Colleen Borian: Hi everyone! Thanks for joining us today! I am so excited to welcome you to Unwritten, where expert authors join student co-hosts for discussions on what COVID-19 could mean for the future of our economy, healthcare and culture.
To get us started with some quick introductions, my name is Colleen Borian and I am a student at University of Alabama studying public relations and communication studies as well as a Pearson Campus Ambassador.
I am joined today by Laura Howe, the VP of Innovation Communications for Pearson who will be moderating our live Q&A. Get your questions ready and put them into the question box within the Control Panel and we will get to those in about 15 minutes.
I would also like to welcome Professors Dr. Lisa Shin and Dr. Samuel Sommers, coauthors of ‘Invitation to Psychology’. Dr. Shin earned her PhD in psychology at Harvard University and completed a postdoctoral fellowship in the Department of Psychiatry at the Massachusetts General Hospital and Harvard Medical School.
She has also been on the faculty at Tufts University since 1998, where she is currently the chair of the Psychology Department. Dr. Shin’s research involved examining brain function and cognitive processing and patients with anxiety disorders, particularly posttraumatic stress disorder.
Dr. Sommers earned his PhD in Psychology at the University of Michigan and has been a Professor of Psychology at Tufts University since 2003. He is a social psychologist whose research examines issues related to intergroup relations, group composition and diversity, stereotyping and bias, and the intersection of psychology and law.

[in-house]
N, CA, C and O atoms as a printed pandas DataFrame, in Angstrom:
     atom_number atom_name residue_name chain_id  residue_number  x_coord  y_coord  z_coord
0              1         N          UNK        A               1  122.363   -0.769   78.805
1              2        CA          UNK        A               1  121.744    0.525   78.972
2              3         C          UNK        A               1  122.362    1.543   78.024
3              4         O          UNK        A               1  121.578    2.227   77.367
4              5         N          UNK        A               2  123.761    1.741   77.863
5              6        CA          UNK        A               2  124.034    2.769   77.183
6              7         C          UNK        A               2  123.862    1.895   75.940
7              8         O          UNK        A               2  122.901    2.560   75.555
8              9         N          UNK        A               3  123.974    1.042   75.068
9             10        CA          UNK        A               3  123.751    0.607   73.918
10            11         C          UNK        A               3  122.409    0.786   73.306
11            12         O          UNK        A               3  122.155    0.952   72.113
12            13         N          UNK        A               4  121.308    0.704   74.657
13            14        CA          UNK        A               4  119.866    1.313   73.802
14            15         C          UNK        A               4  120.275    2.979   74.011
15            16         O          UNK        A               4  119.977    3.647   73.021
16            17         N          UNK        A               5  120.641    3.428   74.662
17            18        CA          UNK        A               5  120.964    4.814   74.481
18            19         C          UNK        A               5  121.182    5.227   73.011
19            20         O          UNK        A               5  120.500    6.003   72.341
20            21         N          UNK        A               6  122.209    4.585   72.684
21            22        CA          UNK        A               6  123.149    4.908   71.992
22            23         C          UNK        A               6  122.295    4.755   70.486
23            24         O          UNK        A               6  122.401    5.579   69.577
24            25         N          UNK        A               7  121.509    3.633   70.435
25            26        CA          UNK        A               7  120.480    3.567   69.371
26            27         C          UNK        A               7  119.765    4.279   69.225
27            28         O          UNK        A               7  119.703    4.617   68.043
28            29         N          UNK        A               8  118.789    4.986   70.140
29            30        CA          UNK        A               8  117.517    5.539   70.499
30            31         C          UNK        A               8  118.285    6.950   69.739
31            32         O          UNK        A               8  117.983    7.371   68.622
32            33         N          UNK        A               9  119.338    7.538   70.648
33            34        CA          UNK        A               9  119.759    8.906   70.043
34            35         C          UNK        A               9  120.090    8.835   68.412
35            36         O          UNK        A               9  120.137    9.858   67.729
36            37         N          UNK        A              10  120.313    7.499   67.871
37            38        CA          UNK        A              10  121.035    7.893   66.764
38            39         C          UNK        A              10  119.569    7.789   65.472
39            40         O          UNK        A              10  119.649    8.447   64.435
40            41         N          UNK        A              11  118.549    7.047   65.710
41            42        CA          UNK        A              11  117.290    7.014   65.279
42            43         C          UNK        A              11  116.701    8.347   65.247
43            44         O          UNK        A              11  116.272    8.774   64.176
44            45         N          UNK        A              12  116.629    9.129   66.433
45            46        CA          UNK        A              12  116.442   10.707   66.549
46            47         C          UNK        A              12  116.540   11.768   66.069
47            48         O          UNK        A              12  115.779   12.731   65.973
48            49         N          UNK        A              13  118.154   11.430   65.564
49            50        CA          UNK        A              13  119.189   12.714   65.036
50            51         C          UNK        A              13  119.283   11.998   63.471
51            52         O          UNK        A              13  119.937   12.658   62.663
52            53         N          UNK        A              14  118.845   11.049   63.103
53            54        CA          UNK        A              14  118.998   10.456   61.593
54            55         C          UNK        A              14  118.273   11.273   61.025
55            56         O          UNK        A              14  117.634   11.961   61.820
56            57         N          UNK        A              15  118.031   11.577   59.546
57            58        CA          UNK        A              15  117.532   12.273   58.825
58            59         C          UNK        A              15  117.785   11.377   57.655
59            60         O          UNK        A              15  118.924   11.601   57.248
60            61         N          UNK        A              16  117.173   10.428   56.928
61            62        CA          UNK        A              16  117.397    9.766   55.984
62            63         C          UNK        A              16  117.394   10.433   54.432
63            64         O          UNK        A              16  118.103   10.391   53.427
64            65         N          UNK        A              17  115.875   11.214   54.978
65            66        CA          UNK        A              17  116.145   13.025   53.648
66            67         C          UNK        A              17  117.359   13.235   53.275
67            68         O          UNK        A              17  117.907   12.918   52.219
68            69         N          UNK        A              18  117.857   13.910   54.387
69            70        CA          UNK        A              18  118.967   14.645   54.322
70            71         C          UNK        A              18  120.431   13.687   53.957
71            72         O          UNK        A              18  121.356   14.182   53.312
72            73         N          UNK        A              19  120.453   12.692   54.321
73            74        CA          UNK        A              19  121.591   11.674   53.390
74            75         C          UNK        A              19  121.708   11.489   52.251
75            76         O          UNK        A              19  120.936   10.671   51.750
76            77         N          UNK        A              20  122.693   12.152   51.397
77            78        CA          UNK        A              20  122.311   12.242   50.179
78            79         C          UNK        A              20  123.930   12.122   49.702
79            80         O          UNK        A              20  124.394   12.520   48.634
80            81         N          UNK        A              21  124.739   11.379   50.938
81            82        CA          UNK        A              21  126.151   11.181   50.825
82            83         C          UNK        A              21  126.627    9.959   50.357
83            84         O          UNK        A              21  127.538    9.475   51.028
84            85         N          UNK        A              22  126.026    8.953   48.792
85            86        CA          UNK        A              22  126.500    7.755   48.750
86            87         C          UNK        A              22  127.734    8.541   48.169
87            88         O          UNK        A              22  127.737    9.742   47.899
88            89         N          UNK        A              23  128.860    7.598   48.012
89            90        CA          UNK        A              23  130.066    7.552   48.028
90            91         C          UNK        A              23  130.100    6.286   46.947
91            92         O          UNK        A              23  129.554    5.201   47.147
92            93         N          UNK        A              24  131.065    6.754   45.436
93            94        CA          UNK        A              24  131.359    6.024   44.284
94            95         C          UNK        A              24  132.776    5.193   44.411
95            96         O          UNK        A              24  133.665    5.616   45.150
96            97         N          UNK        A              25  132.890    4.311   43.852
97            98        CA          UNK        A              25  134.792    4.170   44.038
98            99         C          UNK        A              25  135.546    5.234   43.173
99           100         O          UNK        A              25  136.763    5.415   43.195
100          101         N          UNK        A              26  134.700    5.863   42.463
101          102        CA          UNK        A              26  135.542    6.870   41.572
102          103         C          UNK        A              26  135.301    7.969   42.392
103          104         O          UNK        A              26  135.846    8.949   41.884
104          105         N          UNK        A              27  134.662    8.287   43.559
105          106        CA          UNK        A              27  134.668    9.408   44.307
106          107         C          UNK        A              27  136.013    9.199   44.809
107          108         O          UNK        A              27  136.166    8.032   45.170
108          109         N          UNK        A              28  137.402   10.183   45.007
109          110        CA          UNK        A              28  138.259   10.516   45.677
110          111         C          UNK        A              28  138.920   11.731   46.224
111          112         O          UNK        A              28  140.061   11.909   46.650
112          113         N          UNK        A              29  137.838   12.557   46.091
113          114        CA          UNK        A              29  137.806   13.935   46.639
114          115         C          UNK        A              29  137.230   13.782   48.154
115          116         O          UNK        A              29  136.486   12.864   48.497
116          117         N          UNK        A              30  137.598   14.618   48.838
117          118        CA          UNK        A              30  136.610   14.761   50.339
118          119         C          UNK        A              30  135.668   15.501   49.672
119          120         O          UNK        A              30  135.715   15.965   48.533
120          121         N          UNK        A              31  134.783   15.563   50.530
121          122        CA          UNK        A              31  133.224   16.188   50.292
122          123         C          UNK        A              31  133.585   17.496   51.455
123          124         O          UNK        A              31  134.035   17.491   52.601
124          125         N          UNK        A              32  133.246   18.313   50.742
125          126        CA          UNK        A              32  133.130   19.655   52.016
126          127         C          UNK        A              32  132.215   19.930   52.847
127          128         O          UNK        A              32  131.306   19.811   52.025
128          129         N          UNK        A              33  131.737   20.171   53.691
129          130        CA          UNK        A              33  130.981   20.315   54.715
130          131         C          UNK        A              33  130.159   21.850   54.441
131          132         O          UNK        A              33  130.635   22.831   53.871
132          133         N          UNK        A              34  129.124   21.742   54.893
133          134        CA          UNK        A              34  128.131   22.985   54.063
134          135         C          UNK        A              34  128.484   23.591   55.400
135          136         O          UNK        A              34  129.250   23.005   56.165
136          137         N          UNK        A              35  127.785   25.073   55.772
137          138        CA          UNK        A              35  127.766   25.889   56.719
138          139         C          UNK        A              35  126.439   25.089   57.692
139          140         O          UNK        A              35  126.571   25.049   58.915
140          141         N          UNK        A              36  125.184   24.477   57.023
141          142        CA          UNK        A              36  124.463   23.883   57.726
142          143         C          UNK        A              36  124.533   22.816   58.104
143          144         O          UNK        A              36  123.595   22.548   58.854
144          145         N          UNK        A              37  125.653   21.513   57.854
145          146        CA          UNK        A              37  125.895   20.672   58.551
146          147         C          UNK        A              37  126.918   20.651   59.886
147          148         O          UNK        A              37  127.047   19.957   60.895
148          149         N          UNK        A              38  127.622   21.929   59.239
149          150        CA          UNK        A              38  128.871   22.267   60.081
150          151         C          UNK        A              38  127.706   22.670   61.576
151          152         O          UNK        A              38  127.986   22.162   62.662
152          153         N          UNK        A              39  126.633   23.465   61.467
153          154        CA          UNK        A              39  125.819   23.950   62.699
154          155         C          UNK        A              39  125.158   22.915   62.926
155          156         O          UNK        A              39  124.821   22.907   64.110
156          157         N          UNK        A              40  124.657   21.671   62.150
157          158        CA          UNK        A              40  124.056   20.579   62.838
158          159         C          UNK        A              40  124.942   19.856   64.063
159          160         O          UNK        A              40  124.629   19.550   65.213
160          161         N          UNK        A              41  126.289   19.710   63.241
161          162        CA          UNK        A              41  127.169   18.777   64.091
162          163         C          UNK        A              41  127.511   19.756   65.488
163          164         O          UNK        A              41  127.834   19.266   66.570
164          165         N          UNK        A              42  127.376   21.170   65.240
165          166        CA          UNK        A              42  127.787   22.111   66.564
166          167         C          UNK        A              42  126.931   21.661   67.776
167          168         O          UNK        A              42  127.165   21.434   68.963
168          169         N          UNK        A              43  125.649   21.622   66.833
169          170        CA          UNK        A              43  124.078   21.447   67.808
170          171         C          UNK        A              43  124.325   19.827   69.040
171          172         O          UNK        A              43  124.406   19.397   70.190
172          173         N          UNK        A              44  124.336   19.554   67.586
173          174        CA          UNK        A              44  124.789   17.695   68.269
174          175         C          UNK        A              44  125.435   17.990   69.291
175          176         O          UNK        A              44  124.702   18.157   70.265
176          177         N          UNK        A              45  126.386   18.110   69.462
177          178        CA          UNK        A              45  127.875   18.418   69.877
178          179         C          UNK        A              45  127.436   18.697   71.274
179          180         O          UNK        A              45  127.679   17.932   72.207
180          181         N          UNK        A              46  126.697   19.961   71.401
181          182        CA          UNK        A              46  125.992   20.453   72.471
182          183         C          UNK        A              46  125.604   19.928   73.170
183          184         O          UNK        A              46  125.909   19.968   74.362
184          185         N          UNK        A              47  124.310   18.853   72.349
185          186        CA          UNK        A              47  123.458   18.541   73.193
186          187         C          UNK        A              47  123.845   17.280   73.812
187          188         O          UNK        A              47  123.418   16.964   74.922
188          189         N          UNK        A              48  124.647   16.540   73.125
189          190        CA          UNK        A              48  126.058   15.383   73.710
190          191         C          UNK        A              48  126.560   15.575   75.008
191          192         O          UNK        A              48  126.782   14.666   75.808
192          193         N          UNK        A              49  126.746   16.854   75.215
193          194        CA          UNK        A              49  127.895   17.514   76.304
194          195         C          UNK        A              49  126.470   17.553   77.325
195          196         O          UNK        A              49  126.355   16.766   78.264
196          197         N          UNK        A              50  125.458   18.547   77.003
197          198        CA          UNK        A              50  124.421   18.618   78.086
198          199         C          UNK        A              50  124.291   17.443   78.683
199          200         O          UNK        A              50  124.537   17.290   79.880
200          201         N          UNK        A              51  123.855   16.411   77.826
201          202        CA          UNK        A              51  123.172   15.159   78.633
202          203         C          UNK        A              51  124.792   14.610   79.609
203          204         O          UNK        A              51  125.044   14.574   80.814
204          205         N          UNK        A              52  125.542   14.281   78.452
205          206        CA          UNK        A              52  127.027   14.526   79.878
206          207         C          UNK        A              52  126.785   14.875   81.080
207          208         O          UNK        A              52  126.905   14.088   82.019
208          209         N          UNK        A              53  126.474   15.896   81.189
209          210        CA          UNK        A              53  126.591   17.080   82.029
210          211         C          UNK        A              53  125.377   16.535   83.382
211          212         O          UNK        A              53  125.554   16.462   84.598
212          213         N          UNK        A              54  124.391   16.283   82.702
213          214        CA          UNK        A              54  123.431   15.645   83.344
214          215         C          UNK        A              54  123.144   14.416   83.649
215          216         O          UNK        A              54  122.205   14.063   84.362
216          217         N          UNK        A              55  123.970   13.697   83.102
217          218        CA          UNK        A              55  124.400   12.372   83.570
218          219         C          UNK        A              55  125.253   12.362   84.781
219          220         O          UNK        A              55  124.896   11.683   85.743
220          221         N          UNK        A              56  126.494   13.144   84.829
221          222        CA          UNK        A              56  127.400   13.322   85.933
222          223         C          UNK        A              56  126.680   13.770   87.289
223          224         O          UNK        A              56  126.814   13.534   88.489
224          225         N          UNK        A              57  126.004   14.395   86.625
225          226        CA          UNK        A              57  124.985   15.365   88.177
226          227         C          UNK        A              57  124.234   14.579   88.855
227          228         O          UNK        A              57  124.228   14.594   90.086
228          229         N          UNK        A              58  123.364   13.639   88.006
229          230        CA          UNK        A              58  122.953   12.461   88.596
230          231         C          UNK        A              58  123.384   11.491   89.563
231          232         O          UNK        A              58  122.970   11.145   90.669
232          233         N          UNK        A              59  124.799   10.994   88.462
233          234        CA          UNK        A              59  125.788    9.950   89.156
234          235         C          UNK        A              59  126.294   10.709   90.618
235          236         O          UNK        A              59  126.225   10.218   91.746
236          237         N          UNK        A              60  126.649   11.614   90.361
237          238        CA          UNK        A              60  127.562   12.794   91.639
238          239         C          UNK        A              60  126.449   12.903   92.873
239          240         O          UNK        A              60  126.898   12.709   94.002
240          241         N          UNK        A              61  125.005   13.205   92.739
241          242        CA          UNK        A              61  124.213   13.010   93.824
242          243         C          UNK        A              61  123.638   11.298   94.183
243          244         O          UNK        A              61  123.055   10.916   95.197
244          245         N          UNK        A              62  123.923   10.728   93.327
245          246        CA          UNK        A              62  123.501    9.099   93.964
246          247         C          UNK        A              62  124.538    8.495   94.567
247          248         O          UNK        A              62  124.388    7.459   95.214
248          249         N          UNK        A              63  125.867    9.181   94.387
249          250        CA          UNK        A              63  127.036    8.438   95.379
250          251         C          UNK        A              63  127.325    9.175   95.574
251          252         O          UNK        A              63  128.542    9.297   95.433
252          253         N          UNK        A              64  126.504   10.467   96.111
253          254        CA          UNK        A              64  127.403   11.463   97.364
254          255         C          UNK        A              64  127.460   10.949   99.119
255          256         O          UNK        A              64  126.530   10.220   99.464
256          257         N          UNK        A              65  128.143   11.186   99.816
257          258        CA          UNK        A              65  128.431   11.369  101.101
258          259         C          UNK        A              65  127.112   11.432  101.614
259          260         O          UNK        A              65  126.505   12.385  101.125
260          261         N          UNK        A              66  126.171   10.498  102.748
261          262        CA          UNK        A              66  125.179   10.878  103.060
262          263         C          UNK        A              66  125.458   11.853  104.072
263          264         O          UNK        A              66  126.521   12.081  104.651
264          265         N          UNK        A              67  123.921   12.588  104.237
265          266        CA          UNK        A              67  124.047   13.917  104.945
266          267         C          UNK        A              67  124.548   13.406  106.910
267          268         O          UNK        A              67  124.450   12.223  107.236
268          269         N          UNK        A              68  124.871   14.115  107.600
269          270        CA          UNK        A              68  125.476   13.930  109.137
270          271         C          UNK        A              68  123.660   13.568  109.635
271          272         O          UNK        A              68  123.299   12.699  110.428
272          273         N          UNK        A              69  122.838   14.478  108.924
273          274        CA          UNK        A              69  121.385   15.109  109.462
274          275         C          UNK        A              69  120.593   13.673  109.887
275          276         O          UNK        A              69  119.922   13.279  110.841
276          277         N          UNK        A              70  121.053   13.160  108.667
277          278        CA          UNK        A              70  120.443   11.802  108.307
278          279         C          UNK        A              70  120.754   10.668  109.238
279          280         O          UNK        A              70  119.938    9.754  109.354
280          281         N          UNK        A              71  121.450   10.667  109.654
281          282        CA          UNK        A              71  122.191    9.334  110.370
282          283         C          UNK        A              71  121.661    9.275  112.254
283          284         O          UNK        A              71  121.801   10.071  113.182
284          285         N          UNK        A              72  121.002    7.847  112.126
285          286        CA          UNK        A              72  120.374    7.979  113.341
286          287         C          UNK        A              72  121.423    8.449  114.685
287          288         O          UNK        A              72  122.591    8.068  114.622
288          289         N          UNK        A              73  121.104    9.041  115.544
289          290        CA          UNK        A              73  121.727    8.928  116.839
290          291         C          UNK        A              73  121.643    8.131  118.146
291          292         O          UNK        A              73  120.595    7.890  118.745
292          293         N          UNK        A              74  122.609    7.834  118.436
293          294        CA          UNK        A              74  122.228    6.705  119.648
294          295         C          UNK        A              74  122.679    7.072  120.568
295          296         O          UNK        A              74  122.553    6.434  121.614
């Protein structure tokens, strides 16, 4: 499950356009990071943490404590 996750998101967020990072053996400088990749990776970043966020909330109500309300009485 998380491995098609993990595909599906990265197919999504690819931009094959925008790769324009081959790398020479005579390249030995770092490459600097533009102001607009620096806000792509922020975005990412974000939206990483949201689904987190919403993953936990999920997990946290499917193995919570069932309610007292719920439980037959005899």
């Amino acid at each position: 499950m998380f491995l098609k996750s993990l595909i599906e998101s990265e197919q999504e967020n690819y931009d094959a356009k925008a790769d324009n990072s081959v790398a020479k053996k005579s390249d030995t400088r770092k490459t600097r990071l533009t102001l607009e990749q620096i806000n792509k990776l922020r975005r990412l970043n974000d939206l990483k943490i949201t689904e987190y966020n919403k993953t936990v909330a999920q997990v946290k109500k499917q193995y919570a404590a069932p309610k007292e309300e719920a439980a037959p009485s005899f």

Dr. Sommers teaches courses in experimental psychology, social psychology, and psychology and law and also team teaches introduction to psychology with Dr. Shin.
We want to begin each of these conversations by turning it over to our author experts for a two minute hot take on the most important thing that people should know right now about what’s happening in our COVID change world.
Dr. Shin and Dr. Sommers, please give us your hot take.
Dr. Lisa Shin: Psychological concepts or topics that are applicable to the current COVID-19 crisis. And our first concept is called reappraisal. Reappraisal refers to thinking about an event or a situation in a different way. Reappraisal is one good way to regulate your emotion and it’s also an important component of cognitive behavioral therapy.
We are all feeling anxiety and fear right now and that’s normal. It’s part of the fight or flight response. But when it gets to be too much, we can help ourselves by reappraising our current situation in several ways, such as by reminding ourselves that quarantines and physical distancing, though difficult, will help save lives. And quarantines can allow us to spend more time with loved ones, our loved ones in the same household, but also the pandemic can bring us closer together with others emotionally, even if not always physically.